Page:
How S T A R Employs Digital Rhetoric

S.T.A.R's website, is another of S.T.A.R's digital mediums. It is an easily navigable website, with a wide-breadth menu bar placed on the left of the home page. It provides information about S.T.A.R's mission, and a few announcements for volunteers as well as refugee students. It has several contact information icons or/and pages persistently presented and found throughout the web-site such as a "Contact Us" page for volunteers, and e-mail contact information under a page titled "Donate to S.T.A.R" (S.T.A.R).
The S.T.A.R website hasn’t been updated since 2008. AUC students Tahmid Chowdhury and Peter Lord first set up the website in 2001 and Jasmine Bauomy was in charge of photography. Ines Khedira is now in charge of updating and maintaining the site. One of our Activism group members, Mahinour El Badrawi was recently responsible for creating a forum on the S.T.A.R web-site, as well as updating their facebook group. Fikry admits that "we're not using it [web-site] efficiently - as efficiently as possible." (Fikry). S.T.A.R, however has plans for developing its website, and complementing the work it does real-time. Here are some of these plans:
1) Registration:

"Everyday, people from the refugee community come here, and want to register. At least 10 people per day,"

says Fikry. This is one of the options S.T.A.R can take online where those refugees wanting to register can fill an online application. S.T.A.R's already present Contact Page is only for volunteers who want to sign up (S.T.A.R). Though the online applications have been set up on the website, it was done very recently, and hasn’t been adjusted and positioned on a more vividly-servicing webpage.
2) Communication:

"Generally, students don’t have any kind of way to know when the exams are starting, when we are going to be having spring break, when classes are going be up and running again,"

Fikry says, addressing the idea of mediation in communication. A calendar will be posted on the website, including all the important dates that students need to know about (Fikry). This is important since teachers are the only sources of information for refugee students, and if teachers happen to lose touch with valuable information, and not pass it on to students, these notifications will be lost.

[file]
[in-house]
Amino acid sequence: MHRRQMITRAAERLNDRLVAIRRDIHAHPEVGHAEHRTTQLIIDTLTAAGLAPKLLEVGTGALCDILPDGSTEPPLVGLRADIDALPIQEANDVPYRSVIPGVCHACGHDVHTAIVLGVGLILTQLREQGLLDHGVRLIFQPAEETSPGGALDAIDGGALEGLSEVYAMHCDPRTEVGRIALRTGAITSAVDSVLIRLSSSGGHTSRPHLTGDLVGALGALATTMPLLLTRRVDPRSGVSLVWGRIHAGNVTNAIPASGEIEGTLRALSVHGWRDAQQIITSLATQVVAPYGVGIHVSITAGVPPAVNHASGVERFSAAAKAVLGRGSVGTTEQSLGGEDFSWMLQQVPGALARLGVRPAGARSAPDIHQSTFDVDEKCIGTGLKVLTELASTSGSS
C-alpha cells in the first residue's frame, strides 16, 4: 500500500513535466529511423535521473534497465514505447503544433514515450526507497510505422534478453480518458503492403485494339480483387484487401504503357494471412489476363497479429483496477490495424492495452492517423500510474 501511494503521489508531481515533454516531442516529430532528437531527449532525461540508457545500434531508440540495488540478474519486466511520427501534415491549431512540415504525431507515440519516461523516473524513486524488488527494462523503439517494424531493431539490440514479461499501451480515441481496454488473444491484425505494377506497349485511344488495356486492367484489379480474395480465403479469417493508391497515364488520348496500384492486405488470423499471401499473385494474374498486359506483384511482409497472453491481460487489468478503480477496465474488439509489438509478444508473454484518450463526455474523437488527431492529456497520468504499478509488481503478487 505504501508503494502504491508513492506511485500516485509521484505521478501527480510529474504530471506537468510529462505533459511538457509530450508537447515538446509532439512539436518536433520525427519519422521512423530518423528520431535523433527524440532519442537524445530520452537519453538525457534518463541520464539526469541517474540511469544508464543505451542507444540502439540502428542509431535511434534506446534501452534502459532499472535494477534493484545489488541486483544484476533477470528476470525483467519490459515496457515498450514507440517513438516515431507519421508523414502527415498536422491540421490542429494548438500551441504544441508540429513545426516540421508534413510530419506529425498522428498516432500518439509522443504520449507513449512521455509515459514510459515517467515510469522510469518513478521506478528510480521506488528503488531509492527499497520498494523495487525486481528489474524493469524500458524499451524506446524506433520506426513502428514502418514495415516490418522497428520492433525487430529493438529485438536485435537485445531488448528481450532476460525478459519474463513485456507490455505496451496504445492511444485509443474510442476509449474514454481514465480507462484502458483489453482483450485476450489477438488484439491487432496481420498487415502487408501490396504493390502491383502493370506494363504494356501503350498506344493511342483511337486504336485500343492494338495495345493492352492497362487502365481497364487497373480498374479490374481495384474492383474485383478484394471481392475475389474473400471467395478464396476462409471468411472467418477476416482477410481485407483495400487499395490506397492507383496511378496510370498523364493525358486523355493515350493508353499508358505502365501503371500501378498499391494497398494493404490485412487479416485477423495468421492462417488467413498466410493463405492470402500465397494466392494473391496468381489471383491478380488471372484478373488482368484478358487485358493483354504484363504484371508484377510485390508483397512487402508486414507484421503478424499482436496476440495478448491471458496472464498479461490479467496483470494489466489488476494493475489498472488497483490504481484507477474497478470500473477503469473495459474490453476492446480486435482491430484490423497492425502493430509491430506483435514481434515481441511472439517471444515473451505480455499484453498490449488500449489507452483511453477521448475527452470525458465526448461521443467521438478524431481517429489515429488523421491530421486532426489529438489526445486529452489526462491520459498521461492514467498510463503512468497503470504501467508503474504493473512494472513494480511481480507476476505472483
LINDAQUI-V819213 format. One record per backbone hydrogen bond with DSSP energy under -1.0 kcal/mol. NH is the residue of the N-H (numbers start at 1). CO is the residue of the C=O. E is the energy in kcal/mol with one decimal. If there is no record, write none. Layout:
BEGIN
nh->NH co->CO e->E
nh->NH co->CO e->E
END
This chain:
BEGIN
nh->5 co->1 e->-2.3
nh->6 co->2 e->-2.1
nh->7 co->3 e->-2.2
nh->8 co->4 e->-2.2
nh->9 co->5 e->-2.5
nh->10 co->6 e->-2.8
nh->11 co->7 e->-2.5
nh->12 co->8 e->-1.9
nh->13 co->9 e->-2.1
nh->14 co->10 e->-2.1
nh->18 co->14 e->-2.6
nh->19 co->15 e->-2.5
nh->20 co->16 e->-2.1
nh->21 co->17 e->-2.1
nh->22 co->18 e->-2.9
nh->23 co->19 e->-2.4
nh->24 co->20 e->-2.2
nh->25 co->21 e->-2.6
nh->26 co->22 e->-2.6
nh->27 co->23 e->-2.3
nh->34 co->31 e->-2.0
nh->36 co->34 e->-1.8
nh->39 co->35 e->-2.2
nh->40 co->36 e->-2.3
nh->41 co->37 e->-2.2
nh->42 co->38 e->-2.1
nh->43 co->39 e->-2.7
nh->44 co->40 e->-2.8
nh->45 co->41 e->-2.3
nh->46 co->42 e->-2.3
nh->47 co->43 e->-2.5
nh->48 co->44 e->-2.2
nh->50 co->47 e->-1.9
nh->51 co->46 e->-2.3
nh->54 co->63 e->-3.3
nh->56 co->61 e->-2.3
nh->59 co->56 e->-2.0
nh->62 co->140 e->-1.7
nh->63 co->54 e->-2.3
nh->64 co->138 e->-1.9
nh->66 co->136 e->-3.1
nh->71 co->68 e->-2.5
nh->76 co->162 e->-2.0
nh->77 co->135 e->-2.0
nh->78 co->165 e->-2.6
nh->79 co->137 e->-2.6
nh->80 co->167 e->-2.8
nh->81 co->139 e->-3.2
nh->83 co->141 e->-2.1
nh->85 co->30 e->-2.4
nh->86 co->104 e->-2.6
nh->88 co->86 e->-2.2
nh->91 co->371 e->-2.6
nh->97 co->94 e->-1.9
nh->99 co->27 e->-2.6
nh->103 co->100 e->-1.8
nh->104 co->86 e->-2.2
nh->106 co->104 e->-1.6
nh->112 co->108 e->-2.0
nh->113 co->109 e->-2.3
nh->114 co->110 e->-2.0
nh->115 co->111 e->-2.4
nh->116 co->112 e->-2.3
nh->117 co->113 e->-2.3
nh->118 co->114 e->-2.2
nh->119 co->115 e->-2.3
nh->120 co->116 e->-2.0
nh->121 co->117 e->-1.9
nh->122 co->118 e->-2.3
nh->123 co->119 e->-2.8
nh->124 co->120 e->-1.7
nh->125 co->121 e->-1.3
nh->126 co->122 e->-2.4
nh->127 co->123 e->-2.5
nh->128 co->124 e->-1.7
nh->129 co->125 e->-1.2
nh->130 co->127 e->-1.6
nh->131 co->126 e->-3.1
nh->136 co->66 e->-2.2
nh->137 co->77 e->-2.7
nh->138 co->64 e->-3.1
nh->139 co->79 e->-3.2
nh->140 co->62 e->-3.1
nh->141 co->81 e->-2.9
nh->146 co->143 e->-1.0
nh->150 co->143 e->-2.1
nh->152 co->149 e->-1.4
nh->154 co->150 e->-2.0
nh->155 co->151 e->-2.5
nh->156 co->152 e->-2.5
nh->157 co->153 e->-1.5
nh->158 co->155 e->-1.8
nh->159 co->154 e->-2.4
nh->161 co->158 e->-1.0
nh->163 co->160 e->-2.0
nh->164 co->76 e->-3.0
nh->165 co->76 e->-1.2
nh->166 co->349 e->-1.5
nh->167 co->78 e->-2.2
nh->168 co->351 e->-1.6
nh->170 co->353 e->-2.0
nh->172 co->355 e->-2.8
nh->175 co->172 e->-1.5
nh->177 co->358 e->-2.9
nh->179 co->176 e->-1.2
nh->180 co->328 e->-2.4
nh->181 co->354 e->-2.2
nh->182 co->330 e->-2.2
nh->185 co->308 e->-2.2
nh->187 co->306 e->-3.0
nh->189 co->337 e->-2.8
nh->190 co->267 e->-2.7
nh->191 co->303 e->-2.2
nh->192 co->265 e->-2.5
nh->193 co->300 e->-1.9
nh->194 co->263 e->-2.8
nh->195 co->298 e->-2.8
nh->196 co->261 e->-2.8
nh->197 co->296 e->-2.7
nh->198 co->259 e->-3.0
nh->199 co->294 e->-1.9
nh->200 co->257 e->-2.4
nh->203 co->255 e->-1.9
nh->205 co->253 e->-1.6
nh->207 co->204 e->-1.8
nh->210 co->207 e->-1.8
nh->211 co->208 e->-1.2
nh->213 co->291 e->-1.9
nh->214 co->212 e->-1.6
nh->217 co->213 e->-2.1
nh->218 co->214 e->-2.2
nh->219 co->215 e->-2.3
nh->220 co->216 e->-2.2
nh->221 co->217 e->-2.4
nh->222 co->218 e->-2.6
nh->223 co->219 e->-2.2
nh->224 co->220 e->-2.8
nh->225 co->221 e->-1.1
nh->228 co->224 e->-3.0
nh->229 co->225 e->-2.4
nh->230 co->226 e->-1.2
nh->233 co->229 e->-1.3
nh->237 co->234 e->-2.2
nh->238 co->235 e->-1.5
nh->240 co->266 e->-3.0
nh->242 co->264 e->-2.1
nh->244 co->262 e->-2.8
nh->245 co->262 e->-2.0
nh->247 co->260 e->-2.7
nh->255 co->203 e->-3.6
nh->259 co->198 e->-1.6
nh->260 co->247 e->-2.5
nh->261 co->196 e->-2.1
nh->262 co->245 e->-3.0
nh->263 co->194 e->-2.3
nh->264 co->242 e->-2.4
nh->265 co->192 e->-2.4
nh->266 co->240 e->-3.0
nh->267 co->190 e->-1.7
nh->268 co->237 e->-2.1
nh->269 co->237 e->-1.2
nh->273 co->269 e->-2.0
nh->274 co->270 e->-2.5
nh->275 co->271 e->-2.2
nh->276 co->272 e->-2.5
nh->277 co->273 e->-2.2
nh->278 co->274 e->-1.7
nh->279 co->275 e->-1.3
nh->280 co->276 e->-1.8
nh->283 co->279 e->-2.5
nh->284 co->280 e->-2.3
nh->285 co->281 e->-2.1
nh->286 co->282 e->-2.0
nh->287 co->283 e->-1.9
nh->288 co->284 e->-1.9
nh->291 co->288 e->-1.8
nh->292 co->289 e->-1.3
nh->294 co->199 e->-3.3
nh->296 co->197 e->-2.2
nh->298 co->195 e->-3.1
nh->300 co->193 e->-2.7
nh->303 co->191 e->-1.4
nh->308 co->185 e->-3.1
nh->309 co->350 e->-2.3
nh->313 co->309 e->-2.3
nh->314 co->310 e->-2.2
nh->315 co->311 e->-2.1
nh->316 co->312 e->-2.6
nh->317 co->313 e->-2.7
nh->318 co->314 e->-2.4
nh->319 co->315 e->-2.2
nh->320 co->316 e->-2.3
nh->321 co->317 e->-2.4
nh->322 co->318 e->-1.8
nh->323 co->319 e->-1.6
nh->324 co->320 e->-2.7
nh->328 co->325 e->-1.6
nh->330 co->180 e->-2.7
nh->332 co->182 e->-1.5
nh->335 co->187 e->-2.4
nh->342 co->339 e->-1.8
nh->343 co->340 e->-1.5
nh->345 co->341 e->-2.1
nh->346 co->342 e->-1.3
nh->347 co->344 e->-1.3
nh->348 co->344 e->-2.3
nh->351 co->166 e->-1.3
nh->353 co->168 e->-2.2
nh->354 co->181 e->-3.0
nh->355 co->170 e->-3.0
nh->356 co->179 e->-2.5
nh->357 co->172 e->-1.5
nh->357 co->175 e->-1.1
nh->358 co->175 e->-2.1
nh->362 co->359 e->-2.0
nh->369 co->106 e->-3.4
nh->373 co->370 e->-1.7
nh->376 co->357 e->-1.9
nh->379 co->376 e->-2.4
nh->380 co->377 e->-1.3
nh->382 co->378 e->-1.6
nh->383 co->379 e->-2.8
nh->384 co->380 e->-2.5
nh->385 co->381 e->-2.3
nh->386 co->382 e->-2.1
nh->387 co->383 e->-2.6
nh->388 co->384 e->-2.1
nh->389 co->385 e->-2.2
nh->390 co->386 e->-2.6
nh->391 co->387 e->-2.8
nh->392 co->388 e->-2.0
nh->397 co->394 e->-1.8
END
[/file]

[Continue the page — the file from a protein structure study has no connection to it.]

3) Simple database for Exam Results: S.T.A.R is also planning to develop a database where student can enter their codes to view their exam results over the internet (Fikry).
4) A Clear and detailed schedule for classes: This is especially beneficent during the first day of classes, and would save time spent in showing students to their classes, and handing them their schedules.
5) FAQ's is also a possible addition. Its availability online would save time and effort spent in responding to refugee's questions in the office (Fikry).

S.T.A.R's facebook page has recently been created, and maintained from the older (group) version.

Problems arising from the use of Internet and Digital mediums:

Fikry adds that all of the above-mentioned plans are useless if not all students already having access to the Internet, and know how to use it (Fikry). For levels 0-3 in the English-language program, this would certainly manifest into difficulties to students who can barely read English. However, levels 3-5 students would find the Internet easily accessible and usable; "if we can use the internet for at least half of the students, that would be good," Fikry asserts.

Website Recommendations:

The "Journal of Intercultural Education" in an article entitled "Web Reviews" gathers reviews for prodigious web-sites addressing refugees and the refugee situation. The first is Refugee Week. Although the website promotes the annual event Refugee Week, its general aim is to "raise awareness about the needs and experiences of refugees" (Web Review). By looking through this website, one can notice titles such as "Shop". This provides an online shopping area where items with the Refugee Week logo are sold to online purchasers. This technique would be revenue-building and less time-consuming if it were adopted by S.T.A.R which already, as mentioned earlier searches for events to be able to sell their handcrafts projects and produces. The Refugee Week website also maintains a Press space where Press Releases, media coverage, and more are posted. Though this might be hard-hitting Public Relations work, the Press area provides other venues for communication such as an "Introduce Yourself" page. Another idea adopted by the Refugee Week website could be re-modeled into the S.T.A.R website. Refugee Week provides an In Your Area service where one can simple locate all refugee actions and news in areas where one is geographically located. Though the areas where one can start his /her search are as large as countries, i.e. the website provides searches in countries: Northern Ireland, Scotland, England…etc, S.T.A.R could instead tabulate those community centers within reach of refugees' areas of dwelling as part of its resource listing.

S.T.A.R and AUC:

S.T.A.R's main donator is AUC. Even so, these donations function as budgetary resources, provided by the Office of Student Development (OSD) which is responsible for helping on-campus clubs. The Centre for Migration and Refugee Studies (CRMA) which hosts the department of migration and refugee studies at AUC, also provides donations to S.T.A.R.
As for student volunteers, Fikry is very grateful to them. She says, "there are 60 teachers….95% of S.T.A.R teachers are AUCians." (Fikry). The other 5% others are either interested volunteers who possibly could have possibly stumbled upon the website and wanted to join or professionals in the field, and want to dedicate some of their time to charity work.

Unless otherwise stated, the content of this page is licensed under Creative Commons Attribution-ShareAlike 3.0 License